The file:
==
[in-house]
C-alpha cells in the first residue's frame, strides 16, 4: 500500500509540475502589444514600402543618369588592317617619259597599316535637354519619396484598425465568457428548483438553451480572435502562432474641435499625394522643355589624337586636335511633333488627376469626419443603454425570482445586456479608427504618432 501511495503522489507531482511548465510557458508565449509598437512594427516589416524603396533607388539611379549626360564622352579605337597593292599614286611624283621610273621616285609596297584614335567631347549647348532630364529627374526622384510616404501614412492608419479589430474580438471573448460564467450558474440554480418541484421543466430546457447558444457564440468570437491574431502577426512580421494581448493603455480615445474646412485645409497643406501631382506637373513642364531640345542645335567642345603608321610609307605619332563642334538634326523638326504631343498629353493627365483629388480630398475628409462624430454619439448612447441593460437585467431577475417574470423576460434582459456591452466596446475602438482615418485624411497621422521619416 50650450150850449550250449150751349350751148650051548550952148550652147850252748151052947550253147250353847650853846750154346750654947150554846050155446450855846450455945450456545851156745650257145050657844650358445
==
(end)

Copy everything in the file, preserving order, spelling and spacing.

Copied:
[in-house]
C-alpha cells in the first residue's frame, strides 16, 4: 500500500509540475502589444514600402543618369588592317617619259597599316535637354519619396484598425465568457428548483438553451480572435502562432474641435499625394522643355589624337586636335511633333488627376469626419443603454425570482445586456479608427504618432 501511495503522489507531482511548465510557458508565449509598437512594427516589416524603396533607388539611379549626360564622352579605337597593292599614286611624283621610273621616285609596297584614335567631347549647348532630364529627374526622384510616404501614412492608419479589430474580438471573448460564467450558474440554480418541484421543466430546457447558444457564440468570437491574431502577426512580421494581448493603455480615445474646412485645409497643406501631382506637373513642364531640345542645335567642345603608321610609307605619332563642334538634326523638326504631343498629353493627365483629388480630398475628409462624430454619439448612447441593460437585467431577475417574470423576460434582459456591452466596446475602438482615418485624411497621422521619416 50650450150850449550250449150751349350751148650051548550952148550652147850252748151052947550253147250353847650853846750154346750654947150554846050155446450855846450455945450456545851156745650257145050657844650358445